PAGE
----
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Shut up about the Gphone already

Yesterday Google revealed its plans for mobility: a software stack that would allow it to proliferate its Web services throughout the wireless world. Through Android and the operator and handset vendor alliance it is creating, Google plans to get to its customers from the Internet, not through the device. Sure, Google left some questions unanswered, but the overall strategy seems pretty clear-cut.

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Yet, during the question-and-answer period at Google’s media event, the same question kept popping up: “What about the Gphone?” CEO Google Eric Schmidt seemed exasperated by the question, and I can’t really blame him. Admittedly, he never confirmed one way or another that Google would ever create a Google phone as such, but he was trying to paint a bigger picture, one that I’m not sure people are quite getting.

Google is a Web services company. It offers browser-based applications to consumers, and it collects its revenues from advertising. For mobility, its objective is to put its applications in front of as many people as possible, which means getting them on as many mobile devices as possible. And that is accomplished through software, not by building your own handset. (Check out the Telephony 2.0 blog for Executive Editor Rich Karpinski’s excellent analysis of Google’s Android strategy.)

I hear you saying it: What about Apple? Apple’s a hardware company, people. It sells Macs, iPods and iPod/Mac derivatives like the iPhone. Sure, Apple makes some innovative services and applications, but they’re intended to drive people to Apple hardware purchases. Google is trying to drive people to its URL. Even if Google followed Apple’s lead and managed to sell a million Gphones in a quarter, that’s only 1 million people with ready access to its services, not the 2 billion mobile users Google clearly views as its audience. What’s more, the potential appeal of the Gphone is somewhat overblown. I like Google Search, Gmail and YouTube plenty, but I’m not quite prepared to let them dictate what phone I purchase and what operator I play with.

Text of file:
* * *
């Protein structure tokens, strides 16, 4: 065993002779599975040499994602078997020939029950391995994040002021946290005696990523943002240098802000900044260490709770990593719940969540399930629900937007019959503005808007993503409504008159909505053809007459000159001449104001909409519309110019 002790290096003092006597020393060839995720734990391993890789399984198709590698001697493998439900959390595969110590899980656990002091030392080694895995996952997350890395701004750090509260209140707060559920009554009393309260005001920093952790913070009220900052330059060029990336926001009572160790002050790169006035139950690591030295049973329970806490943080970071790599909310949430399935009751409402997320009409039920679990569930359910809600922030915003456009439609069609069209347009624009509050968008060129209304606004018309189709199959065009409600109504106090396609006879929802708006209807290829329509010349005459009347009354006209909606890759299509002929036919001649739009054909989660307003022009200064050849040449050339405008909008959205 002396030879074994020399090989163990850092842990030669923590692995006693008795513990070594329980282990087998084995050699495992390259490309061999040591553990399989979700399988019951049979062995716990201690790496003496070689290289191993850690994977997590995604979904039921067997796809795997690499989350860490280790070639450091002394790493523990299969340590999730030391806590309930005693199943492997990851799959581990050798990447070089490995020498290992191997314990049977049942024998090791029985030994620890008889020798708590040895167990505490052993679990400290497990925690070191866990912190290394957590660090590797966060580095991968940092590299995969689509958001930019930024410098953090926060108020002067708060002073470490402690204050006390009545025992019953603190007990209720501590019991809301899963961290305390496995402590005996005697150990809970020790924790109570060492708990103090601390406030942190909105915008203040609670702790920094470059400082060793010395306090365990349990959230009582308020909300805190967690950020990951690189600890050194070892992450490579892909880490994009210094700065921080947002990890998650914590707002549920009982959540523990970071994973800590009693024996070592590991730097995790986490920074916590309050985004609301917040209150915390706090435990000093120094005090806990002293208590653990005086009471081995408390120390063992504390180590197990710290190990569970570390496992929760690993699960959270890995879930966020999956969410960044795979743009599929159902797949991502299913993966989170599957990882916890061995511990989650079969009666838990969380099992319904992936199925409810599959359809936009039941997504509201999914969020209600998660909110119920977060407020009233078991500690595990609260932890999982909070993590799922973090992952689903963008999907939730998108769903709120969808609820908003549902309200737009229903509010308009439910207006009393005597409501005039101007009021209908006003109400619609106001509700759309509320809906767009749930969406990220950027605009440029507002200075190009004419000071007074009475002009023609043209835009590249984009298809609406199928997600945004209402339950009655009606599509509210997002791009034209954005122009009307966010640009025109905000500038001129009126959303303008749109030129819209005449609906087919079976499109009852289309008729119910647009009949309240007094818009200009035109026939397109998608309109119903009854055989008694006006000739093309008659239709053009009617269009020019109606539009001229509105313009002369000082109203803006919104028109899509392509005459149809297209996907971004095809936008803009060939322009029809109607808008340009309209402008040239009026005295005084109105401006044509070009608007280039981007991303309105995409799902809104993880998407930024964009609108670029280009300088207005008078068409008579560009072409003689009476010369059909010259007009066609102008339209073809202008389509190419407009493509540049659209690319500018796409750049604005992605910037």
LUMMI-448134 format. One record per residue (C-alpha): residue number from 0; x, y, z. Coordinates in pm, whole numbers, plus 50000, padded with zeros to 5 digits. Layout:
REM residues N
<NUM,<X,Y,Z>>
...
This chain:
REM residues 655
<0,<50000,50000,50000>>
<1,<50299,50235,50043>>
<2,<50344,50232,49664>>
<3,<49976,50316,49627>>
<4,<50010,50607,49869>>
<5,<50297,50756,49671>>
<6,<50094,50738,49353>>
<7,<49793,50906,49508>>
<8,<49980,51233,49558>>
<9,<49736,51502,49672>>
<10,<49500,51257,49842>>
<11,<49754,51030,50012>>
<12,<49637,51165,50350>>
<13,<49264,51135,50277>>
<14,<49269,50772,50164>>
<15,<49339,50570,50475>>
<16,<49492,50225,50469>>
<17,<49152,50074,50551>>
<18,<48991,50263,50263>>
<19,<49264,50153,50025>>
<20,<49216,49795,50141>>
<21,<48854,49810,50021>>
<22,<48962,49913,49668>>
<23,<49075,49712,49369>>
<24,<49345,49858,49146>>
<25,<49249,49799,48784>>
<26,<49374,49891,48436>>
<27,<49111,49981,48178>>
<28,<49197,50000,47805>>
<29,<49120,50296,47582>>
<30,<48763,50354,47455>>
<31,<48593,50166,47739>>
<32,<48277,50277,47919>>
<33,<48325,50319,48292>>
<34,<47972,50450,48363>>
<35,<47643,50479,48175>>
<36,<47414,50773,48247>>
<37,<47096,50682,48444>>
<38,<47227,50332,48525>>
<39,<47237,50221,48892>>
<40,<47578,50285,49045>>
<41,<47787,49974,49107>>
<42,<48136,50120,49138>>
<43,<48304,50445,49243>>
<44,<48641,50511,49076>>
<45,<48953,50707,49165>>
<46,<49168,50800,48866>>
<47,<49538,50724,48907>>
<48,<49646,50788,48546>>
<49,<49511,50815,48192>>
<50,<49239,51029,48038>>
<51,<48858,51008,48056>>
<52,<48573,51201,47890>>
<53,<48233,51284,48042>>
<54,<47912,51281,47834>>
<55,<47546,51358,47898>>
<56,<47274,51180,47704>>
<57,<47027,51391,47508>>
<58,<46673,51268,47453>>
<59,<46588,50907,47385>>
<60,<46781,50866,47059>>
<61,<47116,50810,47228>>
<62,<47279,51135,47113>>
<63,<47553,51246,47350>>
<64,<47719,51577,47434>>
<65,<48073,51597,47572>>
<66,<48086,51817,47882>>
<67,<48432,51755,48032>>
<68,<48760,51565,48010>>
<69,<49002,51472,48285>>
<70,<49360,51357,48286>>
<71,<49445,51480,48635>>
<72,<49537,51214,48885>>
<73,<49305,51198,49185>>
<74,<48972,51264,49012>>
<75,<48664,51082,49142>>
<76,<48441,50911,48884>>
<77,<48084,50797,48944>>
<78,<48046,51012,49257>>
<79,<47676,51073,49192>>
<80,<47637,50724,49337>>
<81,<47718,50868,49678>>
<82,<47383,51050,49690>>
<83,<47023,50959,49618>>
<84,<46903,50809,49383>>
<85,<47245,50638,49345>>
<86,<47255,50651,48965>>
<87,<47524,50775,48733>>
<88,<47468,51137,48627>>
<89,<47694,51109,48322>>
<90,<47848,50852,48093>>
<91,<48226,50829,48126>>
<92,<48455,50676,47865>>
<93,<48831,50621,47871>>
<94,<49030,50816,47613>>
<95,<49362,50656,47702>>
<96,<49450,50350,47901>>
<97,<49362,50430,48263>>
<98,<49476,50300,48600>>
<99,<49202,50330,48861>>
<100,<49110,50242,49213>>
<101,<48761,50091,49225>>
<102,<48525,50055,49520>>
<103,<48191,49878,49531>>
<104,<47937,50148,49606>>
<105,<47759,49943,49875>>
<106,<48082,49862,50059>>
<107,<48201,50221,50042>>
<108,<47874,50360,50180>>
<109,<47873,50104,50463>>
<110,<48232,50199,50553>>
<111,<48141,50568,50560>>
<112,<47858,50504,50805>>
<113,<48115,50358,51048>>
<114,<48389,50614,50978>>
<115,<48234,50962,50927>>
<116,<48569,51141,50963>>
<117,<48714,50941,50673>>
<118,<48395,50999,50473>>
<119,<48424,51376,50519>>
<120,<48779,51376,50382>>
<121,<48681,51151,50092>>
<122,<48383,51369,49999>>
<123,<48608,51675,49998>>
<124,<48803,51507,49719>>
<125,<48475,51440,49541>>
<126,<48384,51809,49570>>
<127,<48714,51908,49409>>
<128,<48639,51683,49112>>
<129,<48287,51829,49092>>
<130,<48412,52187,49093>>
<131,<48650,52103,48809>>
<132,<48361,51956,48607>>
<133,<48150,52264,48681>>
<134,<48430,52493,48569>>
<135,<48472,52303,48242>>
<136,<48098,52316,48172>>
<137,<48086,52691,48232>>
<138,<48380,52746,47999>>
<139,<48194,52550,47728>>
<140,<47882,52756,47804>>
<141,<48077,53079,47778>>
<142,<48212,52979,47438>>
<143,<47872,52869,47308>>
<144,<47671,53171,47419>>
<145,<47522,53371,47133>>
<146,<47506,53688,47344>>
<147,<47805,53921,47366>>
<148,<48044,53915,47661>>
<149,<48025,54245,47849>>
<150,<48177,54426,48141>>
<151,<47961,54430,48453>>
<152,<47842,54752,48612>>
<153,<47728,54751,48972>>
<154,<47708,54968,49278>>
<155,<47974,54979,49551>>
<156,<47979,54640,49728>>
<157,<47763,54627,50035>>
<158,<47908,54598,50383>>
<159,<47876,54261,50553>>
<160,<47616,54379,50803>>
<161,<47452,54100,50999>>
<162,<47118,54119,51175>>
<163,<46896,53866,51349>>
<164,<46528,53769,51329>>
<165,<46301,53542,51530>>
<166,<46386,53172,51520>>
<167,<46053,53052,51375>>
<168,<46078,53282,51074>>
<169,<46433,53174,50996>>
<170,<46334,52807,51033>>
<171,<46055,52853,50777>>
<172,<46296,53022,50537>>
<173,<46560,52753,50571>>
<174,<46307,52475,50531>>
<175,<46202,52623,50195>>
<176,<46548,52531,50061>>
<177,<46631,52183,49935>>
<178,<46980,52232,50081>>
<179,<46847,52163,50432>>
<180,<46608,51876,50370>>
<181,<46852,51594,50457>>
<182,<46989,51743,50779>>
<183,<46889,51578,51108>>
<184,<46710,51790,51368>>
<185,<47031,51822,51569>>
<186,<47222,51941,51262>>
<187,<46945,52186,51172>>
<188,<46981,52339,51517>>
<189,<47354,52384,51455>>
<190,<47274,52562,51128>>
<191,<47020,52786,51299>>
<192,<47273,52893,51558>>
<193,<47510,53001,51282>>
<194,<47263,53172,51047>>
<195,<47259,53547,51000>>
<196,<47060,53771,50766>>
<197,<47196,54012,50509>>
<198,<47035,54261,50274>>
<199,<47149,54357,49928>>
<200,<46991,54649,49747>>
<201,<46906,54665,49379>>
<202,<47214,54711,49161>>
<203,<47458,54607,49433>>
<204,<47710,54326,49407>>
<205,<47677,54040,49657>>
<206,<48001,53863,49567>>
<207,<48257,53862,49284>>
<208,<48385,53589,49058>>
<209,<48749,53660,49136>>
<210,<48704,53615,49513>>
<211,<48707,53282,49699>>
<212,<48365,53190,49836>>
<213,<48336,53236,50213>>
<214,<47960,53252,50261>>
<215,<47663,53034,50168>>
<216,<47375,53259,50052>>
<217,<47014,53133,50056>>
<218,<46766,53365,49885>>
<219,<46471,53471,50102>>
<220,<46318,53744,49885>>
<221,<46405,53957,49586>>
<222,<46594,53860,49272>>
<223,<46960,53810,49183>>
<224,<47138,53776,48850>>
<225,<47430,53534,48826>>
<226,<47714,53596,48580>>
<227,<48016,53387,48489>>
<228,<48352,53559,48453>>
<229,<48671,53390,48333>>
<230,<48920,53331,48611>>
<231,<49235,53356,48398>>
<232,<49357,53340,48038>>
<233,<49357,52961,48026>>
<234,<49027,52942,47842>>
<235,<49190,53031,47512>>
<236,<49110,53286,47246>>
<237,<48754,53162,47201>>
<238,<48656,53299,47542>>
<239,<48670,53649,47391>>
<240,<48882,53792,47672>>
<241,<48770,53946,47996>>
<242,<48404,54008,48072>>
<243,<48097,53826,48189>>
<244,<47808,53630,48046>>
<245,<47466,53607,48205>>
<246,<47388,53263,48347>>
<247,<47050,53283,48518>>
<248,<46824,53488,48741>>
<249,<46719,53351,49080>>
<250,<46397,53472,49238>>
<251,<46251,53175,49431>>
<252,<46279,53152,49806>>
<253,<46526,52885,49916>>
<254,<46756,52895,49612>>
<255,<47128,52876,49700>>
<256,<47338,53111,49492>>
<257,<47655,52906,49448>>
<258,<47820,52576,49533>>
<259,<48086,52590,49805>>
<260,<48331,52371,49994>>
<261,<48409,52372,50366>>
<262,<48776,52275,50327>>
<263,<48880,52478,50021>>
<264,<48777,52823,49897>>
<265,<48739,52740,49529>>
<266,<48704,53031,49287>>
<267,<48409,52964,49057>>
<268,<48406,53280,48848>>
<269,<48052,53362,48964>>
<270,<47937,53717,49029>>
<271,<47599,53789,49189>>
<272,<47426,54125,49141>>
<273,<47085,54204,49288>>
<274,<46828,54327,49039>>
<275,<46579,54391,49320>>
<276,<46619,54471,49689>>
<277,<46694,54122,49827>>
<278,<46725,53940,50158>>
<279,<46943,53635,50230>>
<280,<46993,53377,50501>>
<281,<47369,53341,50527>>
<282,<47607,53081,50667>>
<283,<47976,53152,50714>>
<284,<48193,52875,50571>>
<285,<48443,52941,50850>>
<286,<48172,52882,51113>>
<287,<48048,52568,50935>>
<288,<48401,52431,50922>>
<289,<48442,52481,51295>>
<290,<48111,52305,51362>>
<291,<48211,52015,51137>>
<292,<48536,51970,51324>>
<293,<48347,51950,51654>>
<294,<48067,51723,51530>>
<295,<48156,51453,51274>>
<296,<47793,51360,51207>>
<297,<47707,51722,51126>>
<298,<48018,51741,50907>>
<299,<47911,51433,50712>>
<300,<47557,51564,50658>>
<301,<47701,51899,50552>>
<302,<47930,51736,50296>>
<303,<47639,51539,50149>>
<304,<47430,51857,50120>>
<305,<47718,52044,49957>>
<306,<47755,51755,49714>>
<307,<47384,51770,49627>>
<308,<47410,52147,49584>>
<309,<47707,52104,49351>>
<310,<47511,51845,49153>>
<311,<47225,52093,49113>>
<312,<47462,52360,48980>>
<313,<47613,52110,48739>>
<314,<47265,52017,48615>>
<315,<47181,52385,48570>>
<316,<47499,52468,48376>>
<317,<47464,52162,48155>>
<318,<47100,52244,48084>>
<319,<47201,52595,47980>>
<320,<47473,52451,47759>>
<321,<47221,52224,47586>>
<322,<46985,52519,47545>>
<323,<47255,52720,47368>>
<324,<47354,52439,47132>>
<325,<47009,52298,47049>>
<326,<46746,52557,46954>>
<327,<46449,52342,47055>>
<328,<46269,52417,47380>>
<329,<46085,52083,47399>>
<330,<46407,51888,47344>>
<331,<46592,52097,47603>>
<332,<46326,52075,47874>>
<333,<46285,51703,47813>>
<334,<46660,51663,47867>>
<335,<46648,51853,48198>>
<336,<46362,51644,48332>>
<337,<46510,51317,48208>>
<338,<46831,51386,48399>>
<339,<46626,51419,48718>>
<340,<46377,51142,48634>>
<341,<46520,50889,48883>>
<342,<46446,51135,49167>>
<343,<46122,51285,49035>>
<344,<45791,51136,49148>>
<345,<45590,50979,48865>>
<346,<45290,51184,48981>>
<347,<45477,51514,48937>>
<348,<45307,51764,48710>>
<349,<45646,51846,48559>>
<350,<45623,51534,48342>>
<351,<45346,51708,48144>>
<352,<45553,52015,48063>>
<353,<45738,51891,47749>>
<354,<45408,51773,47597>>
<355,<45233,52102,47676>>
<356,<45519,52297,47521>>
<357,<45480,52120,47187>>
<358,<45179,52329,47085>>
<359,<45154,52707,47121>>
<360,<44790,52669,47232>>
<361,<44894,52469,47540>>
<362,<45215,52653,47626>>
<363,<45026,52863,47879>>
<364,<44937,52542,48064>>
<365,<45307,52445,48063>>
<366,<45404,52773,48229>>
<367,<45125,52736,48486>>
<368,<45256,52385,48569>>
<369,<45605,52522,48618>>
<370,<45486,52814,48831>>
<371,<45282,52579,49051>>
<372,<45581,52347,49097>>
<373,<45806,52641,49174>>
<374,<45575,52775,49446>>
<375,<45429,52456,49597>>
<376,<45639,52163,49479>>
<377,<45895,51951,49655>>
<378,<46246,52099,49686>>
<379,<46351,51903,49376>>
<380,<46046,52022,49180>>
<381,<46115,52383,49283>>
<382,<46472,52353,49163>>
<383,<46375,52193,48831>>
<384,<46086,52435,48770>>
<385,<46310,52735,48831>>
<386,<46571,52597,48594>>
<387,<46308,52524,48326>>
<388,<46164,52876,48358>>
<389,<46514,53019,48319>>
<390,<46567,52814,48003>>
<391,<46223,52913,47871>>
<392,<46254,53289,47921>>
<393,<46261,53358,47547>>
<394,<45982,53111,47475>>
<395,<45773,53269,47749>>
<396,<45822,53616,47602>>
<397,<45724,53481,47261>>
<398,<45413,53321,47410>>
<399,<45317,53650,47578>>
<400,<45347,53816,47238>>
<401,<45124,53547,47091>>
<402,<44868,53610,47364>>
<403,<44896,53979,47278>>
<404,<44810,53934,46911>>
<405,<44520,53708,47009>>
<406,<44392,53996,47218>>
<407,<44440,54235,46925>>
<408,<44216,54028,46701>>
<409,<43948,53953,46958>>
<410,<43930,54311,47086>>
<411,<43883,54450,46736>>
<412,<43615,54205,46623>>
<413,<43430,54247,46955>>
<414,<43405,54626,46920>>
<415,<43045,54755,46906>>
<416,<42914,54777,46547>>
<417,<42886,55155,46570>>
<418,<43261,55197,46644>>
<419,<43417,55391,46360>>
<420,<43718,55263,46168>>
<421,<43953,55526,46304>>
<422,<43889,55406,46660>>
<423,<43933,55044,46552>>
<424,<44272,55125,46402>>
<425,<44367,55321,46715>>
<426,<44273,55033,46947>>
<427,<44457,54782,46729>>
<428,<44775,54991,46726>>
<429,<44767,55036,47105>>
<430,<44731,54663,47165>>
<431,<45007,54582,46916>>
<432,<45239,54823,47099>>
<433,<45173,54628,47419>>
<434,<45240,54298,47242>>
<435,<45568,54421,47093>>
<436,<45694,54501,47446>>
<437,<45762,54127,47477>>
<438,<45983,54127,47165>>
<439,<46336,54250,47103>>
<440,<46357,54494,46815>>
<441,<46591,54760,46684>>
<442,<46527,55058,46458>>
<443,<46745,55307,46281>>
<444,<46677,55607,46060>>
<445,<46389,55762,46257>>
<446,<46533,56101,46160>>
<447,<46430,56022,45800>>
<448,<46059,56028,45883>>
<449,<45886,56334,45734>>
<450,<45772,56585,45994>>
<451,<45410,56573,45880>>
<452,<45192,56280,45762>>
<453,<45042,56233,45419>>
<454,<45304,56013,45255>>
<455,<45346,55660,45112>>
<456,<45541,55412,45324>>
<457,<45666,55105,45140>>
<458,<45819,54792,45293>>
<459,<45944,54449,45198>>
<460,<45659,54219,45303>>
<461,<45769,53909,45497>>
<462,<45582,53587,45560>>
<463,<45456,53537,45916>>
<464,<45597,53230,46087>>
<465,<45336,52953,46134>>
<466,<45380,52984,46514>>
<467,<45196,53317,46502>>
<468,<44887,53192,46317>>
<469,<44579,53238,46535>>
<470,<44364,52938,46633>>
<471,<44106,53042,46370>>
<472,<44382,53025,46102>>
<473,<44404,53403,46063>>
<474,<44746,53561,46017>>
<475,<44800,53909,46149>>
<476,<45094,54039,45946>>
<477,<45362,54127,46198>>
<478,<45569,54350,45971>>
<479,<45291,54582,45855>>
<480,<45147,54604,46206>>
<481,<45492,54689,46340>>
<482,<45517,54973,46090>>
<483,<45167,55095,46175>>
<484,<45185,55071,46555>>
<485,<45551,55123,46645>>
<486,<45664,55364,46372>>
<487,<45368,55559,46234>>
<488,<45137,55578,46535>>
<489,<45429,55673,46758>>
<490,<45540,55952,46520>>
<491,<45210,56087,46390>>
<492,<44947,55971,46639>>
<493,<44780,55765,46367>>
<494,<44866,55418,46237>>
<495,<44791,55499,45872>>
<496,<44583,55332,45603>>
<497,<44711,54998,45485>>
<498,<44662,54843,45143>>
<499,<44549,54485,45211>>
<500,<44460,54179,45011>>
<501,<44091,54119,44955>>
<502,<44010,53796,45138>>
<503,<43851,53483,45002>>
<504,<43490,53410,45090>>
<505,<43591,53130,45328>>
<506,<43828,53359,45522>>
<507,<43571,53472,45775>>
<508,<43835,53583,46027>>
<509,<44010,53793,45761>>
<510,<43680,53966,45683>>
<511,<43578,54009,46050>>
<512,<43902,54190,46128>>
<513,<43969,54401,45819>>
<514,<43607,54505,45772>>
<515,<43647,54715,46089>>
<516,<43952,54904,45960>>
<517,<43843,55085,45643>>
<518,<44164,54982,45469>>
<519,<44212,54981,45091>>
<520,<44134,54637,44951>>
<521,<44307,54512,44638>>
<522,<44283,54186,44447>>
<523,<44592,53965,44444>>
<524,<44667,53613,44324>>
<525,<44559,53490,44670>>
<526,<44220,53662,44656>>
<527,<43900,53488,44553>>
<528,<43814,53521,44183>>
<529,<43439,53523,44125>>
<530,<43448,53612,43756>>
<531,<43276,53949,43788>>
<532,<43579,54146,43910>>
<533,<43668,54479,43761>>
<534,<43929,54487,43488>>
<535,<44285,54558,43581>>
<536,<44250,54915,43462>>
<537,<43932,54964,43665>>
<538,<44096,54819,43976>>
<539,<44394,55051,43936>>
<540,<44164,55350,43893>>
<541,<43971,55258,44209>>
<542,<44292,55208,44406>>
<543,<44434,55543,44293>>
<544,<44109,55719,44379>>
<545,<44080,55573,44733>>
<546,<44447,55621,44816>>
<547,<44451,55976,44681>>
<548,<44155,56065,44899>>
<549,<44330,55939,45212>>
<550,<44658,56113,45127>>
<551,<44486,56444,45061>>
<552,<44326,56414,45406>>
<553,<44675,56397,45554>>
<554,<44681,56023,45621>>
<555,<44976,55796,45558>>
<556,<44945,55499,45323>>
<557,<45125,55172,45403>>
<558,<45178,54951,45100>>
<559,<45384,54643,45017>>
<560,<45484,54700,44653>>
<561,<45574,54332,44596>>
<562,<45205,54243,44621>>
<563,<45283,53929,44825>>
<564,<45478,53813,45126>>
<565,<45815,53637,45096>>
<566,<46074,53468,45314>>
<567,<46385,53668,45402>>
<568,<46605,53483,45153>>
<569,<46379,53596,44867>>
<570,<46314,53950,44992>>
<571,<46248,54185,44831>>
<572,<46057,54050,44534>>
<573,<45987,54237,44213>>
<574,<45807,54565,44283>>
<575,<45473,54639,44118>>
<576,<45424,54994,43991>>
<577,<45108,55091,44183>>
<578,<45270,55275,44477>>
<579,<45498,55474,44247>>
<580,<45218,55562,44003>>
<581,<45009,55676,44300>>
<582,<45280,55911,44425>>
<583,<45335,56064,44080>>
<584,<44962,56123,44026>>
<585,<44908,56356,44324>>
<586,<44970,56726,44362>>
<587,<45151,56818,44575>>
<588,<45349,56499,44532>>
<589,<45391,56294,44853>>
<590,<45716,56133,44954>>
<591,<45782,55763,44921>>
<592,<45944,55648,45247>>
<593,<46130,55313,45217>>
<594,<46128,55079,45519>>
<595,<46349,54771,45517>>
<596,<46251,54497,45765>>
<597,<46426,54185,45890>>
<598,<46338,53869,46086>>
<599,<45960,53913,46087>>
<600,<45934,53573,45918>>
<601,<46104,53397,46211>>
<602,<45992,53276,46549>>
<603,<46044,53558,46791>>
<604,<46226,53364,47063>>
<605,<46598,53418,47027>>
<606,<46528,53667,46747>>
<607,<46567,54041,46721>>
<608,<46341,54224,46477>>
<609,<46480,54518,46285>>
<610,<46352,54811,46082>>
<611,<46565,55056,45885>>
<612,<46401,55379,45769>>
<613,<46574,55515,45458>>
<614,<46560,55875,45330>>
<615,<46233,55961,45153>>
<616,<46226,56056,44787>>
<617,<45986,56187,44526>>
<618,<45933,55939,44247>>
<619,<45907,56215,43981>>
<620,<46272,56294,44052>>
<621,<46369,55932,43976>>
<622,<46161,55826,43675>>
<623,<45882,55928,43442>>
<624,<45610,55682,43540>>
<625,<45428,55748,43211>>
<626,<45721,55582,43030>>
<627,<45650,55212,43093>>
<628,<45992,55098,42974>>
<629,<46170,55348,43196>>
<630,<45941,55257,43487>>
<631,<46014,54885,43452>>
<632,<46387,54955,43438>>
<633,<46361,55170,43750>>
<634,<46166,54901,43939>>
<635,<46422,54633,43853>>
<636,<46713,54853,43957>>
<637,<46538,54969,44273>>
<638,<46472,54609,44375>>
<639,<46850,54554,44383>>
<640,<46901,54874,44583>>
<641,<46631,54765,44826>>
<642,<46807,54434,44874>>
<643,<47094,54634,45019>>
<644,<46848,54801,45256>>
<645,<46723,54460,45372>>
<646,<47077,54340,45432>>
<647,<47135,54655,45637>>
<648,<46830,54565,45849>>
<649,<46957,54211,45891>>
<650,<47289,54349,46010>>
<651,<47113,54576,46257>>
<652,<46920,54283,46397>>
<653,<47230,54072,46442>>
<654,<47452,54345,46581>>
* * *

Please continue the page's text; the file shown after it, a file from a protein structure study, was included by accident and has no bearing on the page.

Schmidt never ruled out making a Gphone, and there is still a possibility Google would make one. But I think the industry would have to devolve into a much more pathetic state for that to happen. Android would have to fail, and the operators would have to ban Google products from their networks entirely. Google would have to feel there was no other outlet except its own handset -- and likely its own 700 MHz network -- to gain access to the mobile assets. Admittedly there is inertia in the mobile market against new entrants, but not that much inertia. Schmidt acknowledged yesterday that Google does have to change up its thinking and would have to share revenues with the operators, whether those revenues come from subscriptions or advertising. That seemed to be just what the operators wanted to hear -- T-Mobile and Sprint have jumped on board, and even Verizon Wireless doesn’t think it’s that bad an idea.

So if the heavens fall and pigs start deep-sea diving and Google does make a Gphone, the Google has a ready-built software platform to build it on. But until then, let’s let the Gphone drop.

Contact me at kfitchard@telephonyonline.com.

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